Canine leishmaniasis caused by Leishmania leishmania infantum in two Labrador retrievers
Awadh A. Binhazim
Willie L. Chapman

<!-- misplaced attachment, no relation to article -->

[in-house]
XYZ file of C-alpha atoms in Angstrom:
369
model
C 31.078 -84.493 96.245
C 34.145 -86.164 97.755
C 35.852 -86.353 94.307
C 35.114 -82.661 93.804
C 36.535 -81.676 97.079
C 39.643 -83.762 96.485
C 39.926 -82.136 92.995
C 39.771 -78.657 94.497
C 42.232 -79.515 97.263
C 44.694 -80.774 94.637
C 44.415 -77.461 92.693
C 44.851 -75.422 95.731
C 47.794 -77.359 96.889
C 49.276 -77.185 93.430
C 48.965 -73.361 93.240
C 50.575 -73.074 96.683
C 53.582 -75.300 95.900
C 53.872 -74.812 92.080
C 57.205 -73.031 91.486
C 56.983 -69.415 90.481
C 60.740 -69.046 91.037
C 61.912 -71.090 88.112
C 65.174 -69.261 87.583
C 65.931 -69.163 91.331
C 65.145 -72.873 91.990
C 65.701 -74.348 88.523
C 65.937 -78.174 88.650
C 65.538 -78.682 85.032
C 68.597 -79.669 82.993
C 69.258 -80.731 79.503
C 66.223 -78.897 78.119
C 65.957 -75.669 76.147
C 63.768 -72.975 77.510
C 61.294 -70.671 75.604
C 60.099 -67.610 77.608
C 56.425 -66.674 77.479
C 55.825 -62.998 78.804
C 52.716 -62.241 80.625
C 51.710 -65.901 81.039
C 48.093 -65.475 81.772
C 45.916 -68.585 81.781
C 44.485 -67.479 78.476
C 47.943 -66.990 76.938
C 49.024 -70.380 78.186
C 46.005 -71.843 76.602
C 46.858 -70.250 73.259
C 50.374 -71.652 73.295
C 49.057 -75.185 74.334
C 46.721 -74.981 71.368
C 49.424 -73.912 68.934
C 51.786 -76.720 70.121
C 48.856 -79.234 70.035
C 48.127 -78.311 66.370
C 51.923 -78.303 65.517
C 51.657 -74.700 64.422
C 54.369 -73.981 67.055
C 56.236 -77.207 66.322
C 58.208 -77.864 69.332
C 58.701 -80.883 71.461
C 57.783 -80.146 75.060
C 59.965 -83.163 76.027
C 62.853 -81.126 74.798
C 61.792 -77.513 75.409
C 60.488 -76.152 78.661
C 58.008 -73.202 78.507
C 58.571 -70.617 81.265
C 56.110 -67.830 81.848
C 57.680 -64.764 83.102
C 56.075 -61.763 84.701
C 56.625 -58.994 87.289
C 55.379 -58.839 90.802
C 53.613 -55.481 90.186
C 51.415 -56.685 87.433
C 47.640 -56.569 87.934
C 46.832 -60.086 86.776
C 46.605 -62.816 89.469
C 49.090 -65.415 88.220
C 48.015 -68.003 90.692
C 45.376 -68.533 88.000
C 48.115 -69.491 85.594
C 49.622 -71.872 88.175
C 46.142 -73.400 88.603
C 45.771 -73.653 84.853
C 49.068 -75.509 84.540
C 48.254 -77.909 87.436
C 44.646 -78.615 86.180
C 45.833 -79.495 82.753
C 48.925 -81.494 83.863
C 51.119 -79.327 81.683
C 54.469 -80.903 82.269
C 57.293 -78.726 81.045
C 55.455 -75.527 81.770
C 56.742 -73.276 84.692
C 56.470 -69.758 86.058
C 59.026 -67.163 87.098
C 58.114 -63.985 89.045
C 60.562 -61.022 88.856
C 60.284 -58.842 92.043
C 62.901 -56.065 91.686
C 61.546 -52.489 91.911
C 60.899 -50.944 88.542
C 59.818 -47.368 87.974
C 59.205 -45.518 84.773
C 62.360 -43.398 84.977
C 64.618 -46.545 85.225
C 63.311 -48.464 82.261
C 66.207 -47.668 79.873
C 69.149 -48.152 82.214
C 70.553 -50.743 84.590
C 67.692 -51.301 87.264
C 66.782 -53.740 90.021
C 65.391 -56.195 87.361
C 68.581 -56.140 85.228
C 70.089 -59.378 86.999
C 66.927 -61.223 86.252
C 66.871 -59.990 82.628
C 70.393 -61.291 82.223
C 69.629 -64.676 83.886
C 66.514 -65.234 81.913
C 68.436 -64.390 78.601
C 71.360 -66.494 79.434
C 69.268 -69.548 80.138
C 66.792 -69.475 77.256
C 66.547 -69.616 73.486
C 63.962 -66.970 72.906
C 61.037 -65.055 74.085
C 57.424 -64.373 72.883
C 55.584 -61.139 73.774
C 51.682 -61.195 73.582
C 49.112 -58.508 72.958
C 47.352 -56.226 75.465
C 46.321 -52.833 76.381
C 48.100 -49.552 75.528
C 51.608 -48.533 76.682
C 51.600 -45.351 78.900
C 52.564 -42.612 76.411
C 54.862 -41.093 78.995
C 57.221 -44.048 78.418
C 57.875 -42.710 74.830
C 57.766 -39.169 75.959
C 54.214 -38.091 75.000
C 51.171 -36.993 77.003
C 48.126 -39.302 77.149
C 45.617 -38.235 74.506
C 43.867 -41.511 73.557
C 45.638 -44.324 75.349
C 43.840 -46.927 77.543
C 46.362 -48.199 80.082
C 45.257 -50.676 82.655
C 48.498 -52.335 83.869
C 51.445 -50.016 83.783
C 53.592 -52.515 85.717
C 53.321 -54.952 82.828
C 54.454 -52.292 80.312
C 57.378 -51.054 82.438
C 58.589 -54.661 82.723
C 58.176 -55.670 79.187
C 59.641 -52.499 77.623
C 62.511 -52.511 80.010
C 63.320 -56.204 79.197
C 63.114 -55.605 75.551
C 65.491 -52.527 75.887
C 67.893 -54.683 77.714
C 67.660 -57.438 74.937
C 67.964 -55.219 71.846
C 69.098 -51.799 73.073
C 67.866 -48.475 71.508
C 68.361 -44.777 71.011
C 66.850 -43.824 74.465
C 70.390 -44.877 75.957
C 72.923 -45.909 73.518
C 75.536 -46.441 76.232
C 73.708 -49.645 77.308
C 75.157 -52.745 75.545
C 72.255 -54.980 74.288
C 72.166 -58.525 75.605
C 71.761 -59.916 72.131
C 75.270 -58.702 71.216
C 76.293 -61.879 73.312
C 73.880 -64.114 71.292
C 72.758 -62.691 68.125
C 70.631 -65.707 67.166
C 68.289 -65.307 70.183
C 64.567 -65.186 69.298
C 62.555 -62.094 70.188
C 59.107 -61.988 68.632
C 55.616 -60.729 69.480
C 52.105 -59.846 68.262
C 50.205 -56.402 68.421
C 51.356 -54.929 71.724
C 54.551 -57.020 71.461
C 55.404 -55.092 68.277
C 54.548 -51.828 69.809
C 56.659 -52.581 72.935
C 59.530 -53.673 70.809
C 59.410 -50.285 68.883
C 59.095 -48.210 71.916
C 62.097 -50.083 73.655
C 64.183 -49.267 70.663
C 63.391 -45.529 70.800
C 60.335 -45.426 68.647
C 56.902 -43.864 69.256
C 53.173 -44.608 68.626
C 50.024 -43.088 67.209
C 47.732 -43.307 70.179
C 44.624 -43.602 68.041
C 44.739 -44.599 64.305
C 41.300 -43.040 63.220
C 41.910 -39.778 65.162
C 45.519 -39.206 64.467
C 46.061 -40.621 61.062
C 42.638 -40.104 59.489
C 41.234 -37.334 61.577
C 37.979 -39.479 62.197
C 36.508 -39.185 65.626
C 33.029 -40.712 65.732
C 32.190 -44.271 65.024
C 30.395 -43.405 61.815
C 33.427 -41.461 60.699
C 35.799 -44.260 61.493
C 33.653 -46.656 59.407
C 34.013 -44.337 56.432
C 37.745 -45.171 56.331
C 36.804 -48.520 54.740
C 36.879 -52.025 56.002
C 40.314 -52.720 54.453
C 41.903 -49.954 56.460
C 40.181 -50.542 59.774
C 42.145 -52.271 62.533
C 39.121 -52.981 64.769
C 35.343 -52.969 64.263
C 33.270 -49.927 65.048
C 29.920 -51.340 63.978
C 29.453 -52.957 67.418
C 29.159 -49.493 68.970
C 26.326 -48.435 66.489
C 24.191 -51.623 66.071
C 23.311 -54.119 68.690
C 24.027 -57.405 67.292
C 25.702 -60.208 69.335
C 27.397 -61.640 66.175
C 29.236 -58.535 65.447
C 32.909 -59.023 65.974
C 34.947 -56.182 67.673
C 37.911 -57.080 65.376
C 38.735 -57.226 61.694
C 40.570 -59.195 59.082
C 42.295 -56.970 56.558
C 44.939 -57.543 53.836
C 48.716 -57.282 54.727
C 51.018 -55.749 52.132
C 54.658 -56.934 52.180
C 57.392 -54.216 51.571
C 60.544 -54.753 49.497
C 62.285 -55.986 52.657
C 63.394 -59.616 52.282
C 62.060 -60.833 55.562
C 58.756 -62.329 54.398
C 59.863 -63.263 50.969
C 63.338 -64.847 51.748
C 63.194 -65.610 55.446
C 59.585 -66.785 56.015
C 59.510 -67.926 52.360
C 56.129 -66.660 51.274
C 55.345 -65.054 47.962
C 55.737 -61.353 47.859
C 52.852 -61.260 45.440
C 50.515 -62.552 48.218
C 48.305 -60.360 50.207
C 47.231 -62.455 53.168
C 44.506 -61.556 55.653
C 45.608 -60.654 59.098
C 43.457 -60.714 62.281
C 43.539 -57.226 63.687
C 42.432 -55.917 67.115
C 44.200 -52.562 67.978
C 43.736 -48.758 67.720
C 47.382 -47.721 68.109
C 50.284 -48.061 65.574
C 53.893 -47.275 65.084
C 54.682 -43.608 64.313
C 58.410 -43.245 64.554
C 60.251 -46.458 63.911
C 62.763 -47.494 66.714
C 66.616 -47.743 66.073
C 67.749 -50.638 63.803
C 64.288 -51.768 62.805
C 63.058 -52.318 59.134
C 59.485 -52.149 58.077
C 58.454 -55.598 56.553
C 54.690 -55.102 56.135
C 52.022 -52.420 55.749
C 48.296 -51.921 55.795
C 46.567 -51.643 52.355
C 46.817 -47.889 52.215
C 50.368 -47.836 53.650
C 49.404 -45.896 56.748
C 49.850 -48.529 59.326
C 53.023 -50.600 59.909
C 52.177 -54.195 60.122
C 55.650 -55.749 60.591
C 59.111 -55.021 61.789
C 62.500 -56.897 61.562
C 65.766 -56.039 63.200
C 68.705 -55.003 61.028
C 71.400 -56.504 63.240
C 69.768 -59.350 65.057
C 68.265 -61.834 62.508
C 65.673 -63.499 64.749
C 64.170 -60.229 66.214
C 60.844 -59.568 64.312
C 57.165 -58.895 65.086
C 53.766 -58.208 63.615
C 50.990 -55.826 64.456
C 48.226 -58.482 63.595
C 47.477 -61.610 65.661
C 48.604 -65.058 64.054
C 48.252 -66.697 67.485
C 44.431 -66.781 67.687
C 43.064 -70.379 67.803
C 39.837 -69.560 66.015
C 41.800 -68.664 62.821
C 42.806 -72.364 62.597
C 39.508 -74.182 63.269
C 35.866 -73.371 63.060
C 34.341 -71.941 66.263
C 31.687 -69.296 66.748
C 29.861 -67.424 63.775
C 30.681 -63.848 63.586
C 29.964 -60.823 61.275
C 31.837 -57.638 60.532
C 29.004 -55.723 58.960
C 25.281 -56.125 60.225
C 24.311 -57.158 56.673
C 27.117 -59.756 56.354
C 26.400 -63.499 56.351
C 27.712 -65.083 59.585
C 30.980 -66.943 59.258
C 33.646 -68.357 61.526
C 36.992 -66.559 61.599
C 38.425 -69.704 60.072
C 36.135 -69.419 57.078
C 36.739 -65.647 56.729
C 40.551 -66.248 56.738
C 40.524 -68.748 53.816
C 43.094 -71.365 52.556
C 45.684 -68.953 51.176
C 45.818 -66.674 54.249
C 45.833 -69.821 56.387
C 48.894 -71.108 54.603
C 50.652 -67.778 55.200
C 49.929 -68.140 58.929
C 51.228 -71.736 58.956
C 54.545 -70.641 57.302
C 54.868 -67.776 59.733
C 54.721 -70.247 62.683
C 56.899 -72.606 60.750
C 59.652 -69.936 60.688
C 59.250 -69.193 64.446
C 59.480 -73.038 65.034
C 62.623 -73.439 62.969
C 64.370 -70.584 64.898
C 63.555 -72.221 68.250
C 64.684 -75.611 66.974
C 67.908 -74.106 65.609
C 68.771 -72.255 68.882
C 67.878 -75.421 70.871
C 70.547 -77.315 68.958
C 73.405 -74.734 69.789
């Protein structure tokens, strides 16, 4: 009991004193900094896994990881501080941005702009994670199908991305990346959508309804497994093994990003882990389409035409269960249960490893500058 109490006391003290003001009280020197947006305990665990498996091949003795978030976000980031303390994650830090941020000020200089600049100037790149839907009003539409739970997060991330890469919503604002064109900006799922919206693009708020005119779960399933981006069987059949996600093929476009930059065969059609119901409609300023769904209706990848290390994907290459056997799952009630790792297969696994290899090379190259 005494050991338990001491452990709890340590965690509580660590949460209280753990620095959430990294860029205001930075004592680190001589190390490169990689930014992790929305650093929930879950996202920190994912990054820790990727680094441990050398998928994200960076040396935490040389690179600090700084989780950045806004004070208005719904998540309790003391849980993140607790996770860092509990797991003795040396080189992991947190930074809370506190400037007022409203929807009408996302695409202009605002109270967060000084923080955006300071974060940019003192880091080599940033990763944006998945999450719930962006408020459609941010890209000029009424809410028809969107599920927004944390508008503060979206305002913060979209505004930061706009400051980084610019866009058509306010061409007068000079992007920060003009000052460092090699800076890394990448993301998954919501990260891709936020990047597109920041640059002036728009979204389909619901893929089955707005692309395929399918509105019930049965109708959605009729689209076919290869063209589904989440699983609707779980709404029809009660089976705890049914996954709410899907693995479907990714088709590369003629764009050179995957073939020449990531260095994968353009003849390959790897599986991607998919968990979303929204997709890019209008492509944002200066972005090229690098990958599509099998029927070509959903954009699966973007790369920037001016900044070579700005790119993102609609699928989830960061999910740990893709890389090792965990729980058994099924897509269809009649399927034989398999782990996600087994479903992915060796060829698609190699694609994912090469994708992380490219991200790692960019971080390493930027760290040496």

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Canine leishmaniasis, a generally fatal parasitic disease, was diagnosed in 2 dogs with a medical history of foreign travel, lymphadenopathy, emaciation, anorexia, intermittent fever, and cutaneous lesions. Clinically, hyperproteinemia, proteinuria, azotemia, and glomerulopathy were evident. Isolation of Leishmania species was done using Schneider’s Drosophila medium. Syrian hamsters were used for infectivity studies. Clear taxonomic identification was done biochemically by isoenzyme analysis and comparison of zymogram banding patterns with 6 World Health Organization reference strains. Based on the geographic origin of affected dogs, clinicopathologic presentation, visceralization with hepatosplenomegaly in hamsters, and isoenzyme analysis, a diagnosis of Leishmania leishmania infantum was made. This study, representing the first taxonomic identification of an isolate from canine leishmaniasis, demonstrates the Zoonotic and epidemiologic implications of this disease.